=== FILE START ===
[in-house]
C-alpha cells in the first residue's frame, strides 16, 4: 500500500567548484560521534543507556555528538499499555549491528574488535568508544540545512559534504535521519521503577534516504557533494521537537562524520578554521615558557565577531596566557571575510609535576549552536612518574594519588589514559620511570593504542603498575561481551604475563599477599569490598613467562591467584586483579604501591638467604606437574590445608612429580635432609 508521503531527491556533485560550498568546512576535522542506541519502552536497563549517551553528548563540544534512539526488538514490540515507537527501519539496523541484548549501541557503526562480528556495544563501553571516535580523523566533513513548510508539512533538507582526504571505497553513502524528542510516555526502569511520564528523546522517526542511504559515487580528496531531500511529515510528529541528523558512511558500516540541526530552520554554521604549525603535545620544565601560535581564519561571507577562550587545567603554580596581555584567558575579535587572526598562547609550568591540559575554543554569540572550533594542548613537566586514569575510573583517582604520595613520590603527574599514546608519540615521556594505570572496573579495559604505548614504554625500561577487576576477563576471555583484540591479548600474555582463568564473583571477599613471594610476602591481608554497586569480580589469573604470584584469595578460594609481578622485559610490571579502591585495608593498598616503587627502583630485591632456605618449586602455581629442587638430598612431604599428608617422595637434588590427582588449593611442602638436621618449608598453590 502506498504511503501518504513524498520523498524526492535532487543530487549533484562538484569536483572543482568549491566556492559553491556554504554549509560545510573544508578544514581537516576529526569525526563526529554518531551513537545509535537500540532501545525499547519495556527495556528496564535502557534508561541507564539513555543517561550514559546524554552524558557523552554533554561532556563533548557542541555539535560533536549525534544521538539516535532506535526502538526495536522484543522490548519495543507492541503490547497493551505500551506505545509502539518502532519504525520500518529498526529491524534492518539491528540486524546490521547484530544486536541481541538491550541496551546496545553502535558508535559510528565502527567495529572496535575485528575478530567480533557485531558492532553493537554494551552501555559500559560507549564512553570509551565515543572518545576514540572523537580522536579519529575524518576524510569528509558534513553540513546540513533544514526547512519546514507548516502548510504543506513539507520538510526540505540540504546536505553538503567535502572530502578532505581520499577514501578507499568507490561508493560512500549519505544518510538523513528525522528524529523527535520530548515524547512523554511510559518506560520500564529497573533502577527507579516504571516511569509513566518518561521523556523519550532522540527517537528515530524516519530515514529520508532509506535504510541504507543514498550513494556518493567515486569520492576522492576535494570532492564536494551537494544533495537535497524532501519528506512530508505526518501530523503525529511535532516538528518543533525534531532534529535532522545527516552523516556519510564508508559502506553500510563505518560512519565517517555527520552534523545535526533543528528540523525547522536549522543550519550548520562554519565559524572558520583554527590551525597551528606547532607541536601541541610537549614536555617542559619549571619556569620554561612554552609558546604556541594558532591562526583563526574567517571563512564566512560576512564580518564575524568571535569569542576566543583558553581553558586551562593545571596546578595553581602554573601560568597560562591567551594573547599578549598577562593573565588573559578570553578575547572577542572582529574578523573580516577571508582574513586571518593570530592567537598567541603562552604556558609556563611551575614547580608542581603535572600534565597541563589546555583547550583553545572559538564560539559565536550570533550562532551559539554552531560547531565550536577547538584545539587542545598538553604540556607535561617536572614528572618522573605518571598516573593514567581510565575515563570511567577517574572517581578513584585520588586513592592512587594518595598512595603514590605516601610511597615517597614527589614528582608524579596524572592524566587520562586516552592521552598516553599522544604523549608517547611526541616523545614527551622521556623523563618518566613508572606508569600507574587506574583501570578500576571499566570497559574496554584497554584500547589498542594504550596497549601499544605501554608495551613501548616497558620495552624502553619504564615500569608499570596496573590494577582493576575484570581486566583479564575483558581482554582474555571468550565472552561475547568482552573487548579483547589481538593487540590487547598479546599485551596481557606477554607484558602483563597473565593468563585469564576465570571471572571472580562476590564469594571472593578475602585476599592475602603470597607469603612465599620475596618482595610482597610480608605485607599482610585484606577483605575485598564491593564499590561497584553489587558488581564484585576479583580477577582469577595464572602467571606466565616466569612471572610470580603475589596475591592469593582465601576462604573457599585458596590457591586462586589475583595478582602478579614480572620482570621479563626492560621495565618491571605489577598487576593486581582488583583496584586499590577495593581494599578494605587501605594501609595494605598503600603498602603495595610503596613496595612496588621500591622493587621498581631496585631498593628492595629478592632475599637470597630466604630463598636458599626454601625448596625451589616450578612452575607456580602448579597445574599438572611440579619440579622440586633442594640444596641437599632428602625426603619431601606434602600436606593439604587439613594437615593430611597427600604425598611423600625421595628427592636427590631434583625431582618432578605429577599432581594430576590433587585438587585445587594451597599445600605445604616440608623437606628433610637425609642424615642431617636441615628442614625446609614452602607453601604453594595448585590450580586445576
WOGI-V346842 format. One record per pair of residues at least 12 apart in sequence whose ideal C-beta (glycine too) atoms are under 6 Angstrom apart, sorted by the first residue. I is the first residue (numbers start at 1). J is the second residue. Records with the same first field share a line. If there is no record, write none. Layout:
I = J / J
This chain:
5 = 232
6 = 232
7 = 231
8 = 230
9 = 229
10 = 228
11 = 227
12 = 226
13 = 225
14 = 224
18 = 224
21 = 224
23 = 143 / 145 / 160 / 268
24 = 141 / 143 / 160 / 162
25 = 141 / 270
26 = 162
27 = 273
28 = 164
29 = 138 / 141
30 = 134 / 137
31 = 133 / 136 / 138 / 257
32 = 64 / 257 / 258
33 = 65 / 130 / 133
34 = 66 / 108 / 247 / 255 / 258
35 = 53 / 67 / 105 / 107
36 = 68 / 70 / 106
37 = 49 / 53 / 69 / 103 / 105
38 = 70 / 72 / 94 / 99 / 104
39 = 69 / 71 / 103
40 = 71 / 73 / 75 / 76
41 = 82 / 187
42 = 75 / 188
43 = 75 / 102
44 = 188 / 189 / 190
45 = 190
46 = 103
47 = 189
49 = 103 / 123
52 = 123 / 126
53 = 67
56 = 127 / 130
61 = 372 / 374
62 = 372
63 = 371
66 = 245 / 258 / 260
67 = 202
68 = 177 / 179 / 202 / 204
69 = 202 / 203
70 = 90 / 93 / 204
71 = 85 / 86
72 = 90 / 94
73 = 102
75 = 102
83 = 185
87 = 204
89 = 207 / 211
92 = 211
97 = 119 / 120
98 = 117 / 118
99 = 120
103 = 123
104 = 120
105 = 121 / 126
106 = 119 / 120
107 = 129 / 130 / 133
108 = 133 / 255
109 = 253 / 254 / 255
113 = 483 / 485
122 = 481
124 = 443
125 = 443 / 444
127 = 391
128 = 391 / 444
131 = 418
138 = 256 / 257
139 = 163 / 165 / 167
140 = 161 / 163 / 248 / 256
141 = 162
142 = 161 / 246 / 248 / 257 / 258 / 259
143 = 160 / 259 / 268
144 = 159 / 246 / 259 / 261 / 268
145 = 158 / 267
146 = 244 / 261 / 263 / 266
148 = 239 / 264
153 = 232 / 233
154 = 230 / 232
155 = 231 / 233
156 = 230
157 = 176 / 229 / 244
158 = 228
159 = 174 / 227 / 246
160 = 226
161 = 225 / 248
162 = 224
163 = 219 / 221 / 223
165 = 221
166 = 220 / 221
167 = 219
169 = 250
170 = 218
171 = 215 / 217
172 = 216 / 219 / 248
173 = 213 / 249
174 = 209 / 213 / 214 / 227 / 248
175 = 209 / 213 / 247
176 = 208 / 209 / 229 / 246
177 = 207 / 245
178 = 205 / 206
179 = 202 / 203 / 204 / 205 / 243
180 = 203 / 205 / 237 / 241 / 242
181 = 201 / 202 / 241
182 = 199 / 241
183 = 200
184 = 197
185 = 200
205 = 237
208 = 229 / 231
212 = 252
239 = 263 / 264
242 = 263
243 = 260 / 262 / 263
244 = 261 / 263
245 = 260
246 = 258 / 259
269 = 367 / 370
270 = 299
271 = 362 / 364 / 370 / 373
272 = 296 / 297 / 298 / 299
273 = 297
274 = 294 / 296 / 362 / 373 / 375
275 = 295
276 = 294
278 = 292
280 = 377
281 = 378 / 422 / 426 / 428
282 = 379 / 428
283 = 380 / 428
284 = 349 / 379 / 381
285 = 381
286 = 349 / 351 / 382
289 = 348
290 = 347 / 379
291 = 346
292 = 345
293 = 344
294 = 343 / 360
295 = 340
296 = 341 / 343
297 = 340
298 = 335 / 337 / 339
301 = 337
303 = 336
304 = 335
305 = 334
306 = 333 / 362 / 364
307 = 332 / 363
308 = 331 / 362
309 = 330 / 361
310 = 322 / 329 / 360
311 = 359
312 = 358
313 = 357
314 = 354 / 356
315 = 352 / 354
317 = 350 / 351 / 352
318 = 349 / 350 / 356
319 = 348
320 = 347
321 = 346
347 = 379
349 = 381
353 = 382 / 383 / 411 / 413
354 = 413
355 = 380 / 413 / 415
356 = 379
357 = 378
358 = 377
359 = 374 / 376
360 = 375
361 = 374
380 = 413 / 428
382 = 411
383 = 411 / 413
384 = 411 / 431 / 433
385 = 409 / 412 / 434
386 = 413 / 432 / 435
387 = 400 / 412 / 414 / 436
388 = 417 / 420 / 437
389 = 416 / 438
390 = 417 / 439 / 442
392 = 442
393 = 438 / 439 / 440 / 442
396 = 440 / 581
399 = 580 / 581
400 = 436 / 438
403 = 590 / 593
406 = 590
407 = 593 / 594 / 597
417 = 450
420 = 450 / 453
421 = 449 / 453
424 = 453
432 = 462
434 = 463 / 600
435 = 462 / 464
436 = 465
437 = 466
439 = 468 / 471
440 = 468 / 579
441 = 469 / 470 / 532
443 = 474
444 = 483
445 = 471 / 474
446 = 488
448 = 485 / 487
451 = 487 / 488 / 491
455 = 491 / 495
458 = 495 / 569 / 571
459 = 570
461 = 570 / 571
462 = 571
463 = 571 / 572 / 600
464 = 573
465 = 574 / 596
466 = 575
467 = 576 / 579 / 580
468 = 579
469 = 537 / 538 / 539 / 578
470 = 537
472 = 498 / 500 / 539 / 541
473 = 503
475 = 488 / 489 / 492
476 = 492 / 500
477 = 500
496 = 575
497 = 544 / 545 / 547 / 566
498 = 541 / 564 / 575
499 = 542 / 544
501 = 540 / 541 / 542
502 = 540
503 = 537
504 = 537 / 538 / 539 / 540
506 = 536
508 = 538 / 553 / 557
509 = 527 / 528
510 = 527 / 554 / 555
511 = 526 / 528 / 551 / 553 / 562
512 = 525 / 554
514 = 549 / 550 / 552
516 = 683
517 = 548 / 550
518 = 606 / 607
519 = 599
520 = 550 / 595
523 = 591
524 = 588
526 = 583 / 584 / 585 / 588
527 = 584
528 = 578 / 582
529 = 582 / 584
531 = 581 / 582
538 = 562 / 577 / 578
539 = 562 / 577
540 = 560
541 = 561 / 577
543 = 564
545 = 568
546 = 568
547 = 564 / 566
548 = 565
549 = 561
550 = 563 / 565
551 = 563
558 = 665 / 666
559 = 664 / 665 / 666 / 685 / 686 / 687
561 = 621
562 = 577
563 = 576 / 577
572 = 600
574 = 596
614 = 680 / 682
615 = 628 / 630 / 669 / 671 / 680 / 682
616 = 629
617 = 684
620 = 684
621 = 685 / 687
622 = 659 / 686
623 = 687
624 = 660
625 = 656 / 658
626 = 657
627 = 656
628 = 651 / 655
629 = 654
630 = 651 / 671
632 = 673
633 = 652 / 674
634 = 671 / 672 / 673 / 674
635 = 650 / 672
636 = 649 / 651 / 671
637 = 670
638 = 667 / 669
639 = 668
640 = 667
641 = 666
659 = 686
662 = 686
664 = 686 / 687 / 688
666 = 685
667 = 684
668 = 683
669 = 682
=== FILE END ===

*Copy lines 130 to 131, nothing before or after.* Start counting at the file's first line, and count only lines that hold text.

269 = 367 / 370
270 = 299